Renewal and Not Repetition


Here’s a quick one for the musicians and the production folks. One of the bigger challenges that comes with the work we do whether professionally or as a volunteer is we do a lot of the same things over and over again. I cross paths all the time with musicians and engineers who are quickly burning out on the songs they do. The thing is, this repetitive nature is inherently a part of our gig from rehearsals to multiple performances.

So here’s a way to look at framing this that comes out of a recent interview with Bruce Springsteen.

You say the show and stories are locked in — won’t that become repetitive for you?

I’ve played “Born to Run,” many, many times. I’m sure if we went on the internet we could find out how many. (laughs) But the key is, you have to approach it not as a repetition but as a renewal. And to do that your spirit has got to be 100 percent present. But it’s a new audience every night. There’s new faces, there’s new opportunities. Those songs have been very good to me over the years, and in return I try to be good to them. So you have a chance of renewing the emotion and the spirit in that music on a nightly basis. That’s the place I work to get to every night when I’m onstage. I think that if the foundation of what you’ve built is built well, you’ll be able to inhabit it on a nightly basis and your audience will come in and it will feel like they’re seeing it for the first time. (laughs) That’s my plan, anyway.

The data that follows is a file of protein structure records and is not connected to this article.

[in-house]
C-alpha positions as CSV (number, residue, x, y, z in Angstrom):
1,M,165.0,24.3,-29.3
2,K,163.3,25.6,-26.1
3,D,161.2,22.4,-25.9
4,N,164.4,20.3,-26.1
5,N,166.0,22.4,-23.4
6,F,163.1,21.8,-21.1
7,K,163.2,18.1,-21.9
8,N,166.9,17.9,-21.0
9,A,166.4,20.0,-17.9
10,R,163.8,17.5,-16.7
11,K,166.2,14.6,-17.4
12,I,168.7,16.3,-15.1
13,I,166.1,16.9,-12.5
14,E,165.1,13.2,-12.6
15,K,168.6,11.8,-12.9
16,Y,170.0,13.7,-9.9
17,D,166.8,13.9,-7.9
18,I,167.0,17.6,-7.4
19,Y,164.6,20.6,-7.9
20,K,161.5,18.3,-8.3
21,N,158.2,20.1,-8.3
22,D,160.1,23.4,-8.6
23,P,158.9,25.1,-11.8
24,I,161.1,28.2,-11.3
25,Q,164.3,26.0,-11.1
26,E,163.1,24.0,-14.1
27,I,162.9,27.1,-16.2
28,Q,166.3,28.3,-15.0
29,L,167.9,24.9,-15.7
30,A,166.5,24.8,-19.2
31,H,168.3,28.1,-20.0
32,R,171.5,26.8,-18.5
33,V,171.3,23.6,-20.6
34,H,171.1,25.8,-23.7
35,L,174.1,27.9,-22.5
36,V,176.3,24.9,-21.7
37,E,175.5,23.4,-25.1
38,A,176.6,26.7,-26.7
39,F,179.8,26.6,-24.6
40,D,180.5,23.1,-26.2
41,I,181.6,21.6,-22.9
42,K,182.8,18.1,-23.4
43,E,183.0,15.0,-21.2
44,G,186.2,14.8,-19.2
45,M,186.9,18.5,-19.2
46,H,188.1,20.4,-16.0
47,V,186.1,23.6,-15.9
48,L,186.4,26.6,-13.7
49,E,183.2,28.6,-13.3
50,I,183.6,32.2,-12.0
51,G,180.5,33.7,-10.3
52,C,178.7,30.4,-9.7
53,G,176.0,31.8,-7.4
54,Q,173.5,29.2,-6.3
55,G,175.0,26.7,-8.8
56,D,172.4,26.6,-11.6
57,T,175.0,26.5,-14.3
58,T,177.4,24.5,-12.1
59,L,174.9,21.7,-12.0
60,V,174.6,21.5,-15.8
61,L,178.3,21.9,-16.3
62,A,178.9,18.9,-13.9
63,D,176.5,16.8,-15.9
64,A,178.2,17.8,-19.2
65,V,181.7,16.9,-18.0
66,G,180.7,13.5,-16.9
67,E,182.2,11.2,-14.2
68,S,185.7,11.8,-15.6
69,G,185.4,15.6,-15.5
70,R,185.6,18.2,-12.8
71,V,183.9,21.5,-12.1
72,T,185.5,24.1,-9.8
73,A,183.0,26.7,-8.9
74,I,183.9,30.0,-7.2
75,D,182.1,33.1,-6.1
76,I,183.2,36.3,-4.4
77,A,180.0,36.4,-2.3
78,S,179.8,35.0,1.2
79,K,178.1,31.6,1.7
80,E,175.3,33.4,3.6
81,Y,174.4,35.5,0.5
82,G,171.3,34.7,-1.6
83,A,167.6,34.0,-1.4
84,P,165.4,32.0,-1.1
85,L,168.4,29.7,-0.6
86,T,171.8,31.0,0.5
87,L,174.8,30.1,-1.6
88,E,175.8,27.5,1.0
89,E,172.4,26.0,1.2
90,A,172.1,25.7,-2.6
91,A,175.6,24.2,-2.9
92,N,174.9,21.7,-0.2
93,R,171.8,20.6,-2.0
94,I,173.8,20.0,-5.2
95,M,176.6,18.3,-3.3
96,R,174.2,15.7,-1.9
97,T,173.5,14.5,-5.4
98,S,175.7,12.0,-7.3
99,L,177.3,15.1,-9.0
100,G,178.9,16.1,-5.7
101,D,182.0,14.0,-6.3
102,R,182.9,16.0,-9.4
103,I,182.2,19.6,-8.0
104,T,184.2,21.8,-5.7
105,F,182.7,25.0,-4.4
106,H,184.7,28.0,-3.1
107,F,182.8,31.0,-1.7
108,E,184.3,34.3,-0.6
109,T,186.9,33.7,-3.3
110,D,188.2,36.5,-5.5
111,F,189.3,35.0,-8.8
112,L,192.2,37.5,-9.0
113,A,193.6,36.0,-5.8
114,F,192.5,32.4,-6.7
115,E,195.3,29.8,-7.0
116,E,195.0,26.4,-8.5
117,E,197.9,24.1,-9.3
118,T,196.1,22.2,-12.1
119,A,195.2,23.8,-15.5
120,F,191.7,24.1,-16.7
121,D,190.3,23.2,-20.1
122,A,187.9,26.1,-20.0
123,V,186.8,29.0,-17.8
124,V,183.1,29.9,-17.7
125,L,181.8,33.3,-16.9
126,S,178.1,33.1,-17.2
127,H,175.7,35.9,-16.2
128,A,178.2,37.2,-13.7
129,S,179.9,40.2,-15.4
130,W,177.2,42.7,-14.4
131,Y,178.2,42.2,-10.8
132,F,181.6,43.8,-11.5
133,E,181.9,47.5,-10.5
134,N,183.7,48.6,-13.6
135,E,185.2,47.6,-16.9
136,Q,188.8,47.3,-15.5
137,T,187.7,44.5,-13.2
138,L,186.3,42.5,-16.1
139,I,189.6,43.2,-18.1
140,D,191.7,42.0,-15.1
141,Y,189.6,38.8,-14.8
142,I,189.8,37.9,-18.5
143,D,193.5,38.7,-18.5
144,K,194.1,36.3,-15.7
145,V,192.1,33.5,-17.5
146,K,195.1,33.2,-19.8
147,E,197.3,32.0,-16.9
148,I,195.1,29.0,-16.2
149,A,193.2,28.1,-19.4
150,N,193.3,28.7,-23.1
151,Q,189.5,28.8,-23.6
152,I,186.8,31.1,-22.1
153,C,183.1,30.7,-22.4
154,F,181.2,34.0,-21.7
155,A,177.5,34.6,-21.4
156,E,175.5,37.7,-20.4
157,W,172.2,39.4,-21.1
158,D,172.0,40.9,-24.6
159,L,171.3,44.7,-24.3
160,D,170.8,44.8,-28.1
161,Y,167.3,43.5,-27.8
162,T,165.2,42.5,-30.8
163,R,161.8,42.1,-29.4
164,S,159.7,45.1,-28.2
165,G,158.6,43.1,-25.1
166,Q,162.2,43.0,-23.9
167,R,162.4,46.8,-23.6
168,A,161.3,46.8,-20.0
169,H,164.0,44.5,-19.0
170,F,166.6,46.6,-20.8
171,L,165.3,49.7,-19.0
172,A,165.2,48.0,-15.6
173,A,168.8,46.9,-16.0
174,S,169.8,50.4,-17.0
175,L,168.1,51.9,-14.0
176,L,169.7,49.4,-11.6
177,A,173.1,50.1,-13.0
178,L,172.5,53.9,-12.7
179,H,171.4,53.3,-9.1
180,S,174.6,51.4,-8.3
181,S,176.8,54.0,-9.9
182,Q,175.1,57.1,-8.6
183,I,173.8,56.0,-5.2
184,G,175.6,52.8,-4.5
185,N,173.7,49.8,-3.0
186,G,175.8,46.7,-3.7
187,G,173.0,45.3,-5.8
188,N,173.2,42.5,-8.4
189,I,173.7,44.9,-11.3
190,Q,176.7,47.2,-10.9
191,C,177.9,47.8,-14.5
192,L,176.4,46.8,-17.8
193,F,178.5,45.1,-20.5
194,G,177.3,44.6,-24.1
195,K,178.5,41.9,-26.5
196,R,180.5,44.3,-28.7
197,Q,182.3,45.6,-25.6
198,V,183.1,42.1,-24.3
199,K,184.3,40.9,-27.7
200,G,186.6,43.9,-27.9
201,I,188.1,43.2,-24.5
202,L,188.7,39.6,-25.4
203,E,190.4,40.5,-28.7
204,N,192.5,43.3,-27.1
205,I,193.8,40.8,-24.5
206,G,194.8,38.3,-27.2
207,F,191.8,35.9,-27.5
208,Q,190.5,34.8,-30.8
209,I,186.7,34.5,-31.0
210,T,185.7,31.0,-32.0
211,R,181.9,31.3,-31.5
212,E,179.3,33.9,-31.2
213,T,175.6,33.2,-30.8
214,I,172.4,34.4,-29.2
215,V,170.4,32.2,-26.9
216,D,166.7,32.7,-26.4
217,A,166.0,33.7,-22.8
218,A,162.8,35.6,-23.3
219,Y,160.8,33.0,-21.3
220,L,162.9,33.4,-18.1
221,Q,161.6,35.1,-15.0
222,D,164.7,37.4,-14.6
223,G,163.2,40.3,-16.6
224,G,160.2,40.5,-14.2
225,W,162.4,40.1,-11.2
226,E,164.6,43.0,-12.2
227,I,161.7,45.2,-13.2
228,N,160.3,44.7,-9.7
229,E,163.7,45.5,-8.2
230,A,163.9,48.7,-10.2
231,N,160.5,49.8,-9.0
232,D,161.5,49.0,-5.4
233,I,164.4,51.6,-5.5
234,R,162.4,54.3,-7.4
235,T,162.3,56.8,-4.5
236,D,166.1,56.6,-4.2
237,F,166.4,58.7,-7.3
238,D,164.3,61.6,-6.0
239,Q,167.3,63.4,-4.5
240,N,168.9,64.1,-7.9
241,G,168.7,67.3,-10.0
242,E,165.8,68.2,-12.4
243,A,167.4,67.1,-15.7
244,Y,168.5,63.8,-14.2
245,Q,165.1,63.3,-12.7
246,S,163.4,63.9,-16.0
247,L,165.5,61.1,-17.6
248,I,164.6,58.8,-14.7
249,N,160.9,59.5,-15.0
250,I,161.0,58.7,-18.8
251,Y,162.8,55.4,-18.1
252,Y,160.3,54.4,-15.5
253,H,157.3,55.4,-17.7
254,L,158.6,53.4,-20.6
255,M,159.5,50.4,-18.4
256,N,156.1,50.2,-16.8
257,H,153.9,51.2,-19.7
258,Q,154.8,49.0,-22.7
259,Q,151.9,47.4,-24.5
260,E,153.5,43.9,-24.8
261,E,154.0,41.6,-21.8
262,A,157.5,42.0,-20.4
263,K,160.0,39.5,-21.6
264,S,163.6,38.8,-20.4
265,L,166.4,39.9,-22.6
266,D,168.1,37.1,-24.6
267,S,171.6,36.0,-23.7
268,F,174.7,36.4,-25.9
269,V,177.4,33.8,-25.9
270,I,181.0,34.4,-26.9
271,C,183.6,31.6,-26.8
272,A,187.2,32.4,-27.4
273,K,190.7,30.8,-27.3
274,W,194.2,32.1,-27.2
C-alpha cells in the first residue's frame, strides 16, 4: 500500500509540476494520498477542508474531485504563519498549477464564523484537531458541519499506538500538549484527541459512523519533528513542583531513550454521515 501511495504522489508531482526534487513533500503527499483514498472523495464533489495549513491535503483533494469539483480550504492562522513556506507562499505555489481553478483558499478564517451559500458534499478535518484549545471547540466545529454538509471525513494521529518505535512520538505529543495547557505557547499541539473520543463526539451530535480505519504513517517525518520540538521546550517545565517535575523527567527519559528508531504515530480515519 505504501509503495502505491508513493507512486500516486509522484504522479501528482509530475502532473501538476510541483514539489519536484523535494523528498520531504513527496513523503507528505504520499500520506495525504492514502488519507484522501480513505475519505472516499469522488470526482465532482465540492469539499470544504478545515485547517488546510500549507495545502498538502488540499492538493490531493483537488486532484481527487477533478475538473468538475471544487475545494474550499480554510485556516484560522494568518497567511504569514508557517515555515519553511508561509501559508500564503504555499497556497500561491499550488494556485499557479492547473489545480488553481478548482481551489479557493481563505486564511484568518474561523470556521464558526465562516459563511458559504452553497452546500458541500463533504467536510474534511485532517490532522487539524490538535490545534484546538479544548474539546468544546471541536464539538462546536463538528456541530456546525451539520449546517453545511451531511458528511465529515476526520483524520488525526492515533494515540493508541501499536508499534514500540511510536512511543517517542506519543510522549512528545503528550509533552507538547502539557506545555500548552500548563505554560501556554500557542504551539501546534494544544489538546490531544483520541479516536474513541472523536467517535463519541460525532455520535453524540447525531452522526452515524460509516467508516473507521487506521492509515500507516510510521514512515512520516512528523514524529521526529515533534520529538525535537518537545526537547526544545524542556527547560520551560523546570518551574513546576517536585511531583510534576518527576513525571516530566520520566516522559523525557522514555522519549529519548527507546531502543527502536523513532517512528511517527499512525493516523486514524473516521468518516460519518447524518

Every time we do a song is an opportunity to renew what it meant the first time we heard it, and the first time someone else will hear it. We never know what kind of an impact it might have on someone new or who’s really hearing it for the first time. So if you’re burning out on doing something over and over again, don’t focus on the song or the task. Focus on who it’s for and why you’re doing it to begin with.

David Stagl

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